T8. Will the Secretary of State join me in congratulating Hebden Royd town council on its successful People’s Millions bids to develop and reform Calder Homes park following a momentous regional head-to-head battle on television, which genuinely allowed the people to vote? (172224)

I congratulate my hon. Friend’s constituents on the outstanding bid that they put forward. The point that we are making about bids is not so much about the quality, but about the number of bids received by the lottery funders. It is important that people consider what they are trying to achieve with the different types of bids for the different types of funds that are available.

T9. Is the Minister aware that there is still real concern in my constituency, particularly among pensioners, about the rising costs of the Olympics? Will he reassure my constituents that London council tax payers will not be responsible for funding any Olympic losses, and that their contribution will be capped? (172225)

The Mayor has been quite clear on that matter. I understand that these issues are best addressed in the next set of questions to my right hon. Friend the Minister for the Olympics.

T10. Could the Minister of State explain the contradiction in the fact that Stonehenge is considered a national issue by her Department but it is considered a regional one where transport is concerned? (172226)

Stonehenge is a national issue because it is one of our world heritage sites, but decisions on transport priorities are best left to the regions. I would have thought that the hon. Gentleman, as a Liberal Democrat, would support the decentralisation of decision making in all areas of government.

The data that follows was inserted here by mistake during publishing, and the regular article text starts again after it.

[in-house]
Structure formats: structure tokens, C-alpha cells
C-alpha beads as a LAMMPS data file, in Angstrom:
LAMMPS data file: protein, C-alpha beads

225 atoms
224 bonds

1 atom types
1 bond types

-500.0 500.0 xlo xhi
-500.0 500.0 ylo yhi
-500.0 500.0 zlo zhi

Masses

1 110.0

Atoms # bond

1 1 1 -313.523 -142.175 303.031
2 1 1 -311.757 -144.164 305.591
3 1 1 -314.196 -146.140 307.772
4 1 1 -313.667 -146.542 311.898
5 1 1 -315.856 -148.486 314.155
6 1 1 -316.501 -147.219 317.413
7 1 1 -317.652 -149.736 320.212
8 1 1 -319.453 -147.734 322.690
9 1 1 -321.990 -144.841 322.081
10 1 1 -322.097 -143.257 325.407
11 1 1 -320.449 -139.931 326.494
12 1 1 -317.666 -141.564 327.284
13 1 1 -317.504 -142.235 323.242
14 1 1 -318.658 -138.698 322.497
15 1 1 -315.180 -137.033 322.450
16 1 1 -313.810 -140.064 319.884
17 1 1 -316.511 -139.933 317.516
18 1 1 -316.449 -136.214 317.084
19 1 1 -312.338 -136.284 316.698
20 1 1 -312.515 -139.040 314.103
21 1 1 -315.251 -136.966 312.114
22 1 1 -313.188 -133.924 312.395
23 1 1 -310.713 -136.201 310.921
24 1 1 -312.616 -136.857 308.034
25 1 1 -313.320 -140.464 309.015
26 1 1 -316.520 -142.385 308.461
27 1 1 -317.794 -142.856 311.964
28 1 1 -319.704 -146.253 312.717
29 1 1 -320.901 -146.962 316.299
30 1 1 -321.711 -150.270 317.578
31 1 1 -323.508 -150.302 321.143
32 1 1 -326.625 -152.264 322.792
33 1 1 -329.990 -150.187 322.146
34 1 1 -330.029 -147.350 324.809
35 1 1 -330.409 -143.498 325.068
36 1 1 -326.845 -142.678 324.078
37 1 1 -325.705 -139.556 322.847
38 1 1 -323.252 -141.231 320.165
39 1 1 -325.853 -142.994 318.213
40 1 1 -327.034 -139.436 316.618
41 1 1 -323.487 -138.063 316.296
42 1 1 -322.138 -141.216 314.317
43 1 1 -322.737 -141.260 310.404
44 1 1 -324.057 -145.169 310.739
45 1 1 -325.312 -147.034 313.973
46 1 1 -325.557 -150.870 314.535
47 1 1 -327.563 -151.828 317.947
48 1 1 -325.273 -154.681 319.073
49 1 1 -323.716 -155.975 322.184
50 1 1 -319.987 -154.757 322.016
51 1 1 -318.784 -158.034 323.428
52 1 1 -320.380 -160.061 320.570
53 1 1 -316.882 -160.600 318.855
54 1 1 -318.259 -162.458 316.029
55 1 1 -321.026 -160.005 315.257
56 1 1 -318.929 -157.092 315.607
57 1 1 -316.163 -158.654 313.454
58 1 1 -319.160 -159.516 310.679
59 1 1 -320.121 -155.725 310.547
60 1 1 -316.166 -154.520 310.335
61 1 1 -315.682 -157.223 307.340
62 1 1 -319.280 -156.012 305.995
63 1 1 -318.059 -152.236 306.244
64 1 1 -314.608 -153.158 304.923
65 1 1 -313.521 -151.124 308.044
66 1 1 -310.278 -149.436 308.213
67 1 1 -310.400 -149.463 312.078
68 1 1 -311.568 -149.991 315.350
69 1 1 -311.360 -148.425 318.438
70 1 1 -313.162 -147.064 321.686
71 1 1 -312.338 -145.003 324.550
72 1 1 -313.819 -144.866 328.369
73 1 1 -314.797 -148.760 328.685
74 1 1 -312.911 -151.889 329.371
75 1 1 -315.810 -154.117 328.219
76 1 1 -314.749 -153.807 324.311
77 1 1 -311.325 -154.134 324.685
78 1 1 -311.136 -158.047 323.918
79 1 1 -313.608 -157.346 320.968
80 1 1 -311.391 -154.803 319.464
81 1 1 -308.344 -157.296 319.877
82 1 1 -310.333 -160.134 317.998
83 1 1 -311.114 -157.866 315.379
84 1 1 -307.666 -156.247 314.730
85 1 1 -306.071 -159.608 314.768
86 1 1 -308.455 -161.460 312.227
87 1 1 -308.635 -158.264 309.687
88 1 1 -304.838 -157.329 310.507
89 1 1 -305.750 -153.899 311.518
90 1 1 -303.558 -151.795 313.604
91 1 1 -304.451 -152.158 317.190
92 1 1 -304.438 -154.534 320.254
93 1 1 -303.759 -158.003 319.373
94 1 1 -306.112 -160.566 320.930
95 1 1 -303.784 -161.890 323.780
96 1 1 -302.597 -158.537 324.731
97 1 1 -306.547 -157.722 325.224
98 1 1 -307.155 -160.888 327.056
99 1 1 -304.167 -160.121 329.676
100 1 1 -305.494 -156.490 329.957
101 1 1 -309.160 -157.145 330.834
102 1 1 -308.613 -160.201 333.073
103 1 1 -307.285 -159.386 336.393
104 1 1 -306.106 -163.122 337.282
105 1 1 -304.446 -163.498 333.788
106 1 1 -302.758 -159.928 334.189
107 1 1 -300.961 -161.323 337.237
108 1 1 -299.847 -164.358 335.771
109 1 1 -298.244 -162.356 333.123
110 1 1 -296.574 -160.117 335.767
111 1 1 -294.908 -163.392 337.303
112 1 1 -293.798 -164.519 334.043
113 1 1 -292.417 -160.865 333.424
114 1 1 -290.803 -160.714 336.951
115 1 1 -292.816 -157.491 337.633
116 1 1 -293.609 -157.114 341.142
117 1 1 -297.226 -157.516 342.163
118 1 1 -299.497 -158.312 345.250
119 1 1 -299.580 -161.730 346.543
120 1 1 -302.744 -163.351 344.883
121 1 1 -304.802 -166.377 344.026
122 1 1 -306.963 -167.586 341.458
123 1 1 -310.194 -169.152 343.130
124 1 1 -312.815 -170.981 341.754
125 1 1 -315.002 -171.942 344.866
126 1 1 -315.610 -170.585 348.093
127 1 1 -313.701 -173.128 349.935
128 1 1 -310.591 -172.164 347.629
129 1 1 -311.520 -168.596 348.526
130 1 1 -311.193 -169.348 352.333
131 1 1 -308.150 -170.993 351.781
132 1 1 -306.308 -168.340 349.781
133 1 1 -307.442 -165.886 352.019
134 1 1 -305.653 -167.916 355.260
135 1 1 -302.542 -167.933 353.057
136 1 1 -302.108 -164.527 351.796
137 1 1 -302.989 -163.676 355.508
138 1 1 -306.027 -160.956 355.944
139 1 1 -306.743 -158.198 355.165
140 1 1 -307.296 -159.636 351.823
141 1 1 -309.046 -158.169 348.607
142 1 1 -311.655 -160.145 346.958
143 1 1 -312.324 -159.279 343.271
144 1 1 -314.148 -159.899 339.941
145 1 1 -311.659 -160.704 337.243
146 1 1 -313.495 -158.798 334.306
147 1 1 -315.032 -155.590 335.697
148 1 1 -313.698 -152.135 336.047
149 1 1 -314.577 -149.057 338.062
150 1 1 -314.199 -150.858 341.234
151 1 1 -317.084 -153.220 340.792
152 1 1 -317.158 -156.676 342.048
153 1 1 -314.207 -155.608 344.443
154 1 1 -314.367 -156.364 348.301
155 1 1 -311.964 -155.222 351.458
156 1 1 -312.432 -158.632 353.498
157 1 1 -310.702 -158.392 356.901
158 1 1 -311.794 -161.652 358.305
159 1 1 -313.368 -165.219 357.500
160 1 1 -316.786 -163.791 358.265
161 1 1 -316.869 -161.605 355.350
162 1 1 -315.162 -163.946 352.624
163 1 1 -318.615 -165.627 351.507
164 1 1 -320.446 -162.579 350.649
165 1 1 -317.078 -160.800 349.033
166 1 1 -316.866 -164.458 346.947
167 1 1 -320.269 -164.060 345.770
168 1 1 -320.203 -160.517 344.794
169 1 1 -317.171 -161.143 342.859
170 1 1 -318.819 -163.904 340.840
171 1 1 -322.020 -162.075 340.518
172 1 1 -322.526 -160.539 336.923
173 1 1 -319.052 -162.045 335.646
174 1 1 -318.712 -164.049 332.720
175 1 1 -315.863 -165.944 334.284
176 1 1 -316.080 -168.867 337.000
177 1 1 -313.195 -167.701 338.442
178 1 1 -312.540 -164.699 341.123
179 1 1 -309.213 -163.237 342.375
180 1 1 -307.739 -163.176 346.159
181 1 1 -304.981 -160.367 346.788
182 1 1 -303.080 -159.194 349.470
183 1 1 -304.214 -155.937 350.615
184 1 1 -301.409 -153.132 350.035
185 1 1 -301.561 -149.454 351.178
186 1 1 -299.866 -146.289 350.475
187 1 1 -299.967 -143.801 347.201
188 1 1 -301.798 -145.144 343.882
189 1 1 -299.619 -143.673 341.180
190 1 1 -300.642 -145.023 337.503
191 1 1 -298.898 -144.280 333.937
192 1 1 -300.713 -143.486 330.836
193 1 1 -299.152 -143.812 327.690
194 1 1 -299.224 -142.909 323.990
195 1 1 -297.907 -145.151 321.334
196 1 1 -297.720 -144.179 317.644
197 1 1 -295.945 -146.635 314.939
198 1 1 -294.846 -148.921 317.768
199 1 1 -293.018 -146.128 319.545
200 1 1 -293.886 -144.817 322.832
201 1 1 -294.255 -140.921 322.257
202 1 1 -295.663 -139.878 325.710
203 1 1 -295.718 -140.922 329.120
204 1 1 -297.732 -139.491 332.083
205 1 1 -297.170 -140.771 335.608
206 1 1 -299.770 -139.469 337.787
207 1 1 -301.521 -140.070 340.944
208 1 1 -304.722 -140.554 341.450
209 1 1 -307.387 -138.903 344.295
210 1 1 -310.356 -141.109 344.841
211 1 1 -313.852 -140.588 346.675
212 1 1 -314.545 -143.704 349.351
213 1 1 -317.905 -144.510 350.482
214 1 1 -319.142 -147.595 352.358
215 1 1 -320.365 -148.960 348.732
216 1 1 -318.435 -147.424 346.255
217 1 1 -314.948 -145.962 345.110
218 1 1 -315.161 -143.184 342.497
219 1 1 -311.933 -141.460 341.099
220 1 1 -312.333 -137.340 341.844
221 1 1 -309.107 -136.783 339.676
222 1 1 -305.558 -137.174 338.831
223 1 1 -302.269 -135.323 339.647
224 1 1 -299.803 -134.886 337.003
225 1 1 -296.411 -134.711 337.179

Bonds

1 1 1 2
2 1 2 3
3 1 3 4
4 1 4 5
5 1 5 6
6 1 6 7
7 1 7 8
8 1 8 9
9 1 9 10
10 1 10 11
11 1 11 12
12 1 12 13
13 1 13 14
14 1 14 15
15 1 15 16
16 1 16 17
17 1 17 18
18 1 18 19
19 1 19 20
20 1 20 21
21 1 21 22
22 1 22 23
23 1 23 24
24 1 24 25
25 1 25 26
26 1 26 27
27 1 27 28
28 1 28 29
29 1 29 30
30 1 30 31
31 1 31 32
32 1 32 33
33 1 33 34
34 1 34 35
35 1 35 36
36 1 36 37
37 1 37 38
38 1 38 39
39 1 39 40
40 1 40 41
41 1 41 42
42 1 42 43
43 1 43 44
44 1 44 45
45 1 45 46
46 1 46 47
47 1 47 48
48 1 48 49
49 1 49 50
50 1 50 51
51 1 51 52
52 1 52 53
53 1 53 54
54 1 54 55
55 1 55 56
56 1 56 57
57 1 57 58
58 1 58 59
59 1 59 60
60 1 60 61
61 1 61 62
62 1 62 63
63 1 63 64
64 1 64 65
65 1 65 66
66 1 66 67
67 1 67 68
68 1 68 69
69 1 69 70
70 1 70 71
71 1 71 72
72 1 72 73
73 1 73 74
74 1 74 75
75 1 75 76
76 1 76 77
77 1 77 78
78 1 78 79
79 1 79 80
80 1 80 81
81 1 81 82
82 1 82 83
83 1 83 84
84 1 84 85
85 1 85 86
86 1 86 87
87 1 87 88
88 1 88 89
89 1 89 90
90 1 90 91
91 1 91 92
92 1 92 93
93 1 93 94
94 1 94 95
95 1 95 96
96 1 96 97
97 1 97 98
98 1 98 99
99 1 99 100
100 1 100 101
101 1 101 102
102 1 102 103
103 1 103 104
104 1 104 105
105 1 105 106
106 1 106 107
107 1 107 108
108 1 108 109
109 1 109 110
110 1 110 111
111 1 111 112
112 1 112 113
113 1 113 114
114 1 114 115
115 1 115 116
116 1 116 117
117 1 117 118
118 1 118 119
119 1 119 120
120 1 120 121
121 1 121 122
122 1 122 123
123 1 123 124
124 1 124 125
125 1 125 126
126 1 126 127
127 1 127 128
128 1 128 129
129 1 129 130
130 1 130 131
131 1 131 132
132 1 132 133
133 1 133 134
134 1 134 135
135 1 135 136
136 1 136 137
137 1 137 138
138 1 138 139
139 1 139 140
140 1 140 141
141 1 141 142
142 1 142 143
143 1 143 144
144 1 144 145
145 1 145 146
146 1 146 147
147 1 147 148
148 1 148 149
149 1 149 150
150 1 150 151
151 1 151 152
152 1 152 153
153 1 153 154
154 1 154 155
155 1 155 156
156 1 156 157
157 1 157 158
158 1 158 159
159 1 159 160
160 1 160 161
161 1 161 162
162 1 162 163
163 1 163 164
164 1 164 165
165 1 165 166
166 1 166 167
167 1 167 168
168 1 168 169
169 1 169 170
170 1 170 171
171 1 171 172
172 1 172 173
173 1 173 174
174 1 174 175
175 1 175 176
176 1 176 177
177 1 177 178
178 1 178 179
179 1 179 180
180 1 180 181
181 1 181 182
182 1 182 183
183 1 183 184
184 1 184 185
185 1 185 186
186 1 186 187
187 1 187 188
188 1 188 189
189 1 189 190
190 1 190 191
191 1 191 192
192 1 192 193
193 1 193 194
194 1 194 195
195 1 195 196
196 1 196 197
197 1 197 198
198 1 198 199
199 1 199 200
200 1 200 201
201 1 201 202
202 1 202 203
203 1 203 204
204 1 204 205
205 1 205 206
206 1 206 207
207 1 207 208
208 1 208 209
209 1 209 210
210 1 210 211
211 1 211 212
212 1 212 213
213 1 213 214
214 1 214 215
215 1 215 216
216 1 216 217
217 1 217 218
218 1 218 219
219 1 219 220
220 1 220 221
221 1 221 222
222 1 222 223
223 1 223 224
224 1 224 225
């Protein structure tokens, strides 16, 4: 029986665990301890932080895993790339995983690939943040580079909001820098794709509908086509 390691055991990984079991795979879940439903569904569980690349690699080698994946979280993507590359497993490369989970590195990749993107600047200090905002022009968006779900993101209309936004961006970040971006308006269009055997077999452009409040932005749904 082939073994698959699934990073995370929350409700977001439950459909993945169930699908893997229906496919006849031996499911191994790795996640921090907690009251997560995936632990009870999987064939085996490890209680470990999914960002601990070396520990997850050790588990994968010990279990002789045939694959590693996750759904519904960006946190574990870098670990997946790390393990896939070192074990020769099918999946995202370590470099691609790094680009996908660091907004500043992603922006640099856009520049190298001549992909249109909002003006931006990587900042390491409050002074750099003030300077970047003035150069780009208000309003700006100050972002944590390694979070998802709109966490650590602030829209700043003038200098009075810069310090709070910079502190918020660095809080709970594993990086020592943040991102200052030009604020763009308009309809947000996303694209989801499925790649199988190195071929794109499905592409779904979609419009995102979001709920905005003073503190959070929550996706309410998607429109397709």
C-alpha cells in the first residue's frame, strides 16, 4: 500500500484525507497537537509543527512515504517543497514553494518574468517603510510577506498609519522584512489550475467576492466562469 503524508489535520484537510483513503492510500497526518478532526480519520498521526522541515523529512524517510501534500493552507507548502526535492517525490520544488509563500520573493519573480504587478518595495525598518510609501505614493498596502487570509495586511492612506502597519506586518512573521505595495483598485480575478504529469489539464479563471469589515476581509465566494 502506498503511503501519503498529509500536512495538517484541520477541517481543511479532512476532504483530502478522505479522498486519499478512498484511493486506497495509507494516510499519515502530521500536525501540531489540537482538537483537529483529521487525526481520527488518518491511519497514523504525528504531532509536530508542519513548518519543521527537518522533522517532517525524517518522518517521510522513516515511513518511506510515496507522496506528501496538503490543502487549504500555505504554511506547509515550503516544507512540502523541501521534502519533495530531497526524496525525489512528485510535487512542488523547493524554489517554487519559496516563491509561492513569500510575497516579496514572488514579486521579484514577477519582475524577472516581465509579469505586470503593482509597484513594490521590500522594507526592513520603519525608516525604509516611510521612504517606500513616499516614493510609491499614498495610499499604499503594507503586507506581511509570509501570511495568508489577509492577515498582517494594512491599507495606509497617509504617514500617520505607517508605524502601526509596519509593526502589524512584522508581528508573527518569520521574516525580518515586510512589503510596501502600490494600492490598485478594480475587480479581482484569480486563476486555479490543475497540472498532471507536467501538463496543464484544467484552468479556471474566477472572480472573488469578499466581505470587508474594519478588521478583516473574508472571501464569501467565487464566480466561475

I and other seaside MPs warmly welcome the dedicated £45 million investment. Will my right hon. Friend consider the charms of the proposal to relocate the theatre museum to Blackpool and, more prosaically, how quickly the Commission for Architecture and the Built Environment will produce the guidelines and open the competition for the funding?

I congratulate my hon. Friend and the group of MPs who have worked with him to persuade us of the importance of investing in our seaside resorts. We are waiting for CABE to come forward with some guidelines and proposal for its management of that budget. The money comes on stream from April and we would like to get it spent as quickly as possible.

Despite the tough stance taken by Guildford borough council on town centre drinking and standing up to big business, residents of Guildford continue to suffer from alcohol-fuelled crimes in some of our streets. What action will the Secretary of State take to give comfort to my residents?

I do not know whether the hon. Lady grew up in Guildford, as I did, but there was no problem then and, as my family continue to live there, I know that it emerged before the Licensing Act 2003, which was introduced to provide people with tough powers. I take it that the hon. Lady also disagrees with her leader when he said—[Interruption.] I am sure that the Opposition do not like—